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Quote:
Originally Posted by 61FGVETT View Post
Thanks guys for all the help. I will gather all the information and, when I muster the courage, go ahead and pull it. I need a new windsheild,so this should be fun doing it on new glass. Any info on where the best place to get a new windsheild? Thank you.
If you don't care about date codes, Pilkington makes them in both clear and fully tinted.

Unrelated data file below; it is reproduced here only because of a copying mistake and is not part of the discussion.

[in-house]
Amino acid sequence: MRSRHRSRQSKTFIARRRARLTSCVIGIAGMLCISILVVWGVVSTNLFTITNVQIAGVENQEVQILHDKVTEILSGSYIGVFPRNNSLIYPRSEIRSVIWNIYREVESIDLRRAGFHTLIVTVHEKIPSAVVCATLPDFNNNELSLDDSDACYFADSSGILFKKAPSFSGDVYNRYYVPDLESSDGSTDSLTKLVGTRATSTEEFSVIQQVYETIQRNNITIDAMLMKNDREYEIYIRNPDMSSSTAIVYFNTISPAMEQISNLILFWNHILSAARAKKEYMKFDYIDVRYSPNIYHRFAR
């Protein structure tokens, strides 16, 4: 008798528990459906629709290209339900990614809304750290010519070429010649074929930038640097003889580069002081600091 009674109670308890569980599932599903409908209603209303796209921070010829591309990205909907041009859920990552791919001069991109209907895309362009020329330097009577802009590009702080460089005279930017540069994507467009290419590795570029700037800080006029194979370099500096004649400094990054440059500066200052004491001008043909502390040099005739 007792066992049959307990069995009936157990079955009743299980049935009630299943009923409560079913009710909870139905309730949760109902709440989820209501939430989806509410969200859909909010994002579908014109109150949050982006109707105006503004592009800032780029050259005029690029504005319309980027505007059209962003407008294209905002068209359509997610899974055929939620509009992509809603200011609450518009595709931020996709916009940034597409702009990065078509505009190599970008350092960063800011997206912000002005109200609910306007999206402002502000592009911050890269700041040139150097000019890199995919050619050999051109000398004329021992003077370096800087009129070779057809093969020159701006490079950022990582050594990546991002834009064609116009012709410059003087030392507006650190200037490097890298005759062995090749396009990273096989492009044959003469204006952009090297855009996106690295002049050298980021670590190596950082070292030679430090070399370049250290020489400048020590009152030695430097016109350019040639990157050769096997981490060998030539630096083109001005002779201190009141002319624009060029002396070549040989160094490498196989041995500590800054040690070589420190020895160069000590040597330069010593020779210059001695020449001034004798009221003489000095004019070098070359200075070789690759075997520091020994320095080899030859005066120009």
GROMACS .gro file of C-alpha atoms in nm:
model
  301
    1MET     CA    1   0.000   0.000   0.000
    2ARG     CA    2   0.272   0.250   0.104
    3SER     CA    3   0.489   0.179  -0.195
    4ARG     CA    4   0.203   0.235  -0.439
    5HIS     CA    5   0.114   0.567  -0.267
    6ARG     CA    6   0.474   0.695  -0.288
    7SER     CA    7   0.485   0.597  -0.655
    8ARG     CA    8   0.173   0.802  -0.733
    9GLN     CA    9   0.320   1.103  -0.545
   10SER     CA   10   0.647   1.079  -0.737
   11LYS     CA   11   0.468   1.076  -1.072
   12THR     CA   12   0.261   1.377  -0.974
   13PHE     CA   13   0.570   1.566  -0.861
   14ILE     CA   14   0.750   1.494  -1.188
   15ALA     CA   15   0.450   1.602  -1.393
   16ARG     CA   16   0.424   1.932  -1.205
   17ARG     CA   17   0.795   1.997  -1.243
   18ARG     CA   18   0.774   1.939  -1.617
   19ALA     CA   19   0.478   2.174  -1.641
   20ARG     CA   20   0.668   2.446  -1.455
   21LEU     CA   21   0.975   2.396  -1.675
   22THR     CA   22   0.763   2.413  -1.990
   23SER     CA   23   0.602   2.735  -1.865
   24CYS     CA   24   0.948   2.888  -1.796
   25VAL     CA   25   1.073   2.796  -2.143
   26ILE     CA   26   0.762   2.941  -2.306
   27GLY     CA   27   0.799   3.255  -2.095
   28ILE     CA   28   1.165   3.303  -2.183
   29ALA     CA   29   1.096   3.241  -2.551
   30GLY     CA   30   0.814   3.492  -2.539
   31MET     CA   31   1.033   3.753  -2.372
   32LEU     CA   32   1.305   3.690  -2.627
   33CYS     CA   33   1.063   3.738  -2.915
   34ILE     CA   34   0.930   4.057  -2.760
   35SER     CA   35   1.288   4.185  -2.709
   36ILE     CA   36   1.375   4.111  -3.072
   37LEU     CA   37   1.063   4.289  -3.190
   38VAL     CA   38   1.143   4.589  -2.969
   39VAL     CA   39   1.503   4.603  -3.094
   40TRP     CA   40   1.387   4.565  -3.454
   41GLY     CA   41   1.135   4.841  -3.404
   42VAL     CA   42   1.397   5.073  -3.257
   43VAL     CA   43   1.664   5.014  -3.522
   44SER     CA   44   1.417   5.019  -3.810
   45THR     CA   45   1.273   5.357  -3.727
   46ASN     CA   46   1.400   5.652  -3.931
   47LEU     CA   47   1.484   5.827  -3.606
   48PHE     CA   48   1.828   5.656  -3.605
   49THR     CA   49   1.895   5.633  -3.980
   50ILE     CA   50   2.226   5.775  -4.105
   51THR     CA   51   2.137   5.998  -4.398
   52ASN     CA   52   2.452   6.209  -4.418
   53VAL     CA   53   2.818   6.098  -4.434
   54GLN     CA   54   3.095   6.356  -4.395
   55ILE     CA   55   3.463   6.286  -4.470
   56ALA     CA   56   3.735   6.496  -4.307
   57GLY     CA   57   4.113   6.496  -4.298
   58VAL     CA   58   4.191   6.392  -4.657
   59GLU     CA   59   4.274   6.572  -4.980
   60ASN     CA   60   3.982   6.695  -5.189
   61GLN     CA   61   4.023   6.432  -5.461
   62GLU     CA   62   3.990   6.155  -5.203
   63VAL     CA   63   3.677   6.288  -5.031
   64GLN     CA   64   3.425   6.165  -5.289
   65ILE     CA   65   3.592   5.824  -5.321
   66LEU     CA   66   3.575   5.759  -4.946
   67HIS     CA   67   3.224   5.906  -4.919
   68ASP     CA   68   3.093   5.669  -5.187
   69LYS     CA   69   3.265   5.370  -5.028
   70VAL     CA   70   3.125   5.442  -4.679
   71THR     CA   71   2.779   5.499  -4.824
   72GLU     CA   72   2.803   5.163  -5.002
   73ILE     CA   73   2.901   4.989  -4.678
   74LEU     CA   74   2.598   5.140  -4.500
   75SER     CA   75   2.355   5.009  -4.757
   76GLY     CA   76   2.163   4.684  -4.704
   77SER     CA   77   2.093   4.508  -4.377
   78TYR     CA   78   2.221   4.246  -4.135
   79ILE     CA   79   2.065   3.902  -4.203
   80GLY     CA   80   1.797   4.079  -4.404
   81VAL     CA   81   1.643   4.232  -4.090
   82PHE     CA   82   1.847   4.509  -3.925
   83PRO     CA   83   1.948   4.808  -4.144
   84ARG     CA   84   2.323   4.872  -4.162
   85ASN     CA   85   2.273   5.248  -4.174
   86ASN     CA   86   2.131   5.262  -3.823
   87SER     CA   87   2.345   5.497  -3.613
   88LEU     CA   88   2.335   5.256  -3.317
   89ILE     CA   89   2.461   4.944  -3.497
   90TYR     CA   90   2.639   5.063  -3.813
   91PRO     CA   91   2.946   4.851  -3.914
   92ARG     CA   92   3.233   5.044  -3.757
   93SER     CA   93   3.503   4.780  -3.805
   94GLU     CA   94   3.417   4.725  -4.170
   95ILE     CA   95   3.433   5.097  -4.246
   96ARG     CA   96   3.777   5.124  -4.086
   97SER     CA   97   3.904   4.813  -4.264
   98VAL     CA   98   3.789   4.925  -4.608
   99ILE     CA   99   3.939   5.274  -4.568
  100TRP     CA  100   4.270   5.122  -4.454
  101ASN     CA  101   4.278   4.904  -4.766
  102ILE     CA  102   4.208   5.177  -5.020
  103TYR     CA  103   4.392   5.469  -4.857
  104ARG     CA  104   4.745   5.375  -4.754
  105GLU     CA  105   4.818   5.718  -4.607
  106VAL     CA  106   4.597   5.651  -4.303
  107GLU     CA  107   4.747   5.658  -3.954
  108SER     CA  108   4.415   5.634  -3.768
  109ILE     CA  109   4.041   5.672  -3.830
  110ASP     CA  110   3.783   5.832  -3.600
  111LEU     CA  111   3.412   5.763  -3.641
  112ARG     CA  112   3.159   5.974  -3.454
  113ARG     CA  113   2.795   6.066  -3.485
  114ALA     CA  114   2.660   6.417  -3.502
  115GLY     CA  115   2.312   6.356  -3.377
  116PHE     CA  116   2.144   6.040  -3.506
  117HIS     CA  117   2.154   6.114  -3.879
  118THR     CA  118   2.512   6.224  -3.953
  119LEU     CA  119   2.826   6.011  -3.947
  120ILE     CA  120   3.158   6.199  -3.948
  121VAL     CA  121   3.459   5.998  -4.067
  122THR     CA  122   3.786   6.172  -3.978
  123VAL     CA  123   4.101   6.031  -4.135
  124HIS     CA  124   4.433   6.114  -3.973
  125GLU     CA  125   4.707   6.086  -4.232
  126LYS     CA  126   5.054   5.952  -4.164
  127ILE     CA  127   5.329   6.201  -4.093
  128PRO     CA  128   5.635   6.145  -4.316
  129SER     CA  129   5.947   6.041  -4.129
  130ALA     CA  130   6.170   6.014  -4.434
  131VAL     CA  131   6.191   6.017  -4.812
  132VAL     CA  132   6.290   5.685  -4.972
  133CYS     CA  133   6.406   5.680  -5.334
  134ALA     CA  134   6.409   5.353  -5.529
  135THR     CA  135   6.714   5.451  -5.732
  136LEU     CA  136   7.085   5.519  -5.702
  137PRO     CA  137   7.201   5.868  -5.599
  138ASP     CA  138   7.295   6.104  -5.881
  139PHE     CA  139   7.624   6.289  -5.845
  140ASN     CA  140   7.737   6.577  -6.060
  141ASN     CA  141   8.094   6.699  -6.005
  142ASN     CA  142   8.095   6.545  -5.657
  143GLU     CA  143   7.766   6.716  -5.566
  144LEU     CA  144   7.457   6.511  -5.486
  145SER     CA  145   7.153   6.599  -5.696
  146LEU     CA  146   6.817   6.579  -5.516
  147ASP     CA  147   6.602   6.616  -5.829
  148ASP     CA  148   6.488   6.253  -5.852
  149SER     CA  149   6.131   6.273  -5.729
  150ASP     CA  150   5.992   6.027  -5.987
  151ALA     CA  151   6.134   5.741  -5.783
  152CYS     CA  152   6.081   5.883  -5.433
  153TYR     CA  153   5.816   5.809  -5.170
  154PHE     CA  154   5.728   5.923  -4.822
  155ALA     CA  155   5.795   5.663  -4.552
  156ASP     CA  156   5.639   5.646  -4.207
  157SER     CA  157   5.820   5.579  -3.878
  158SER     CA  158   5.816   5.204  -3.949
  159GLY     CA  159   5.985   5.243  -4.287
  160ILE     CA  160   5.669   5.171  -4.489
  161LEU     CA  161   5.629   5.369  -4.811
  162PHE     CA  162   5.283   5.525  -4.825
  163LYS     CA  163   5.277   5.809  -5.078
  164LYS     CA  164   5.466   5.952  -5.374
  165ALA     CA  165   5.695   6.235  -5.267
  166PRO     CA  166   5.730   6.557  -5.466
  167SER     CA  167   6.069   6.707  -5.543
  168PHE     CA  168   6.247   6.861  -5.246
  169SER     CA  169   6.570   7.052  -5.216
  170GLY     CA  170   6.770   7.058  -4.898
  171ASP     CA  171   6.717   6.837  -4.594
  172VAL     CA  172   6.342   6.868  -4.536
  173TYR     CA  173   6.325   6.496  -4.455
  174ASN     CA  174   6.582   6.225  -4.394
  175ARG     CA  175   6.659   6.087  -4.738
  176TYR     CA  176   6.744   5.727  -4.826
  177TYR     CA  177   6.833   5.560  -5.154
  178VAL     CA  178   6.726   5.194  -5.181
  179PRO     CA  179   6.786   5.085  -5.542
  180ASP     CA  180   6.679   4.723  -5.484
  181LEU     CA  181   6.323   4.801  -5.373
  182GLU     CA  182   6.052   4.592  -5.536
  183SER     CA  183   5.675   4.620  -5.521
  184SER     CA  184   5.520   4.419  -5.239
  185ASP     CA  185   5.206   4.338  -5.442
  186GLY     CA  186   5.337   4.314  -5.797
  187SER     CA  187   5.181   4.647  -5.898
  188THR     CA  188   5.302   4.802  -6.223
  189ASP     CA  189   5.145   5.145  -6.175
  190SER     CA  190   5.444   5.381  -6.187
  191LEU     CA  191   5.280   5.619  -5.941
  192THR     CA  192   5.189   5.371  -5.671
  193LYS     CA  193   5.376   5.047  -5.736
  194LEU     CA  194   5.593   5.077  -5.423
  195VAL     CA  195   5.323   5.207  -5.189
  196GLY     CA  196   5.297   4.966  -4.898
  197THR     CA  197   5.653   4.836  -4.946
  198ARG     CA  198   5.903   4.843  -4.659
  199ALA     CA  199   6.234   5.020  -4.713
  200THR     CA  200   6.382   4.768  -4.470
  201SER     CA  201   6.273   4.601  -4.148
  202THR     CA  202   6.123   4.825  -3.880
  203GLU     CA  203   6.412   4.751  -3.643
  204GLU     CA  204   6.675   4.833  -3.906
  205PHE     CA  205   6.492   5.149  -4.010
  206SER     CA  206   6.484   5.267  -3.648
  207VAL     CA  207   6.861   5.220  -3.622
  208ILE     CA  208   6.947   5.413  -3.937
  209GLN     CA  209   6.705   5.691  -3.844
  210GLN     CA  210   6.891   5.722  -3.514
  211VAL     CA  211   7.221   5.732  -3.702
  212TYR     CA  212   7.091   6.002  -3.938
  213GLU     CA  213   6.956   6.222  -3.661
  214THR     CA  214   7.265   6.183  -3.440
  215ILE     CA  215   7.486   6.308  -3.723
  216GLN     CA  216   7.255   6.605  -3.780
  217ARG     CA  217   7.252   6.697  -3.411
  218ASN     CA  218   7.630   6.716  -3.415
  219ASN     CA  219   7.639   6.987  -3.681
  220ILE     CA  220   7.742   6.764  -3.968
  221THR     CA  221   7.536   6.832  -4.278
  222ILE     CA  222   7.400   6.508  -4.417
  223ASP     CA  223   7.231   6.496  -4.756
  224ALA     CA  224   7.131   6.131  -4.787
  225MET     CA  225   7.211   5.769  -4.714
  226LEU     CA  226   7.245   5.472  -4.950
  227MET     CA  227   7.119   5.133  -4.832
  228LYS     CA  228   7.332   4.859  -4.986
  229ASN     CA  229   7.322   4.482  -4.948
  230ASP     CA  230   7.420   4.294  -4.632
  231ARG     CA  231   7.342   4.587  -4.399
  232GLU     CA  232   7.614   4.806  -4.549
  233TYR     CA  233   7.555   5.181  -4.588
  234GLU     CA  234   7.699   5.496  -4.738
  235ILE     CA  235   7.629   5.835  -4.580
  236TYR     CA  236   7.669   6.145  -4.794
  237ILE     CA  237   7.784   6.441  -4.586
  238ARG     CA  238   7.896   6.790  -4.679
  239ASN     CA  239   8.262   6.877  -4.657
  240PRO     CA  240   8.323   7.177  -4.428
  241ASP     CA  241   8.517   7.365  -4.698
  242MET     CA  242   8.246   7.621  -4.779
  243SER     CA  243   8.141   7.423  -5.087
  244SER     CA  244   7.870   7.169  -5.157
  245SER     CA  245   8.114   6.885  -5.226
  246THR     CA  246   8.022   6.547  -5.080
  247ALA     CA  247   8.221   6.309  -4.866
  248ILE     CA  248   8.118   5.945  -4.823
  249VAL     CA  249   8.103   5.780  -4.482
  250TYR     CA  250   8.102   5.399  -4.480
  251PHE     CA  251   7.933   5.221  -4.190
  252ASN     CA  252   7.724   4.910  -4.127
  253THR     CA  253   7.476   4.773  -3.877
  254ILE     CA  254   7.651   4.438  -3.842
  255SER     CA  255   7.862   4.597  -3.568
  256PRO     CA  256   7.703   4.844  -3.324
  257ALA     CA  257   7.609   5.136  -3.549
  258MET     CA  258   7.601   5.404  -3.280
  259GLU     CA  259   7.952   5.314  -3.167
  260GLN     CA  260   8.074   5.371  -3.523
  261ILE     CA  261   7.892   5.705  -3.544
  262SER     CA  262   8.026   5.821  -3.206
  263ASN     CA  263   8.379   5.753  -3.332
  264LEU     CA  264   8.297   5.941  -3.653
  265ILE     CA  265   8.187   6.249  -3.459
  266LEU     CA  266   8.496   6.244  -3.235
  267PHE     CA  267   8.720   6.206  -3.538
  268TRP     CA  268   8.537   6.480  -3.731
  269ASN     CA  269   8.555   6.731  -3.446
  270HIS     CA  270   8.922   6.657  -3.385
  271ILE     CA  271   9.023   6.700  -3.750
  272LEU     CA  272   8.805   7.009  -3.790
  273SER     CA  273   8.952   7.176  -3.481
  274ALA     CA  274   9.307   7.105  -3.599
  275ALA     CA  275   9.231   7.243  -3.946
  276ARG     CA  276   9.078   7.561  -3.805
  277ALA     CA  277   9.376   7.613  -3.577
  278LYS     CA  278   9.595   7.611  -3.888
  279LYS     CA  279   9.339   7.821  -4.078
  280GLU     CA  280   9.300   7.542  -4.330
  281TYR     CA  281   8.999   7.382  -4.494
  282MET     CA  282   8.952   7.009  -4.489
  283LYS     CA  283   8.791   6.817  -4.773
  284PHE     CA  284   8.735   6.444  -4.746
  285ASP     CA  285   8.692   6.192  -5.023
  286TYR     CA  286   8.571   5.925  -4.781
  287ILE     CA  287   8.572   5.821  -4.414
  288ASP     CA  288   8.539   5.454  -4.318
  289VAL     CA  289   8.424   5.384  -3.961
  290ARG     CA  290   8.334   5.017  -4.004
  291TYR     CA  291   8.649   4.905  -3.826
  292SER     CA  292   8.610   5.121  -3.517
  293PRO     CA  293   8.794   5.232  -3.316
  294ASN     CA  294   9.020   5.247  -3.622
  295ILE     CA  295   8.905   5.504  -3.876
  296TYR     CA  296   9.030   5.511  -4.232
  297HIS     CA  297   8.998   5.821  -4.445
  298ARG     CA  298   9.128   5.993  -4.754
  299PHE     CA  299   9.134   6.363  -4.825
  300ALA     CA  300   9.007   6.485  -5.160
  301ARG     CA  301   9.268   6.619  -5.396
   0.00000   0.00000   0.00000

Doug
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Old 09-21-2009, 04:05 AM   #10
K2
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Sorry my hard drive crashed last year and I lost all my photos Was able to recover some files but most of my pictures went bye bye. Now I back-up my files.
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Old 09-21-2009, 04:05 AM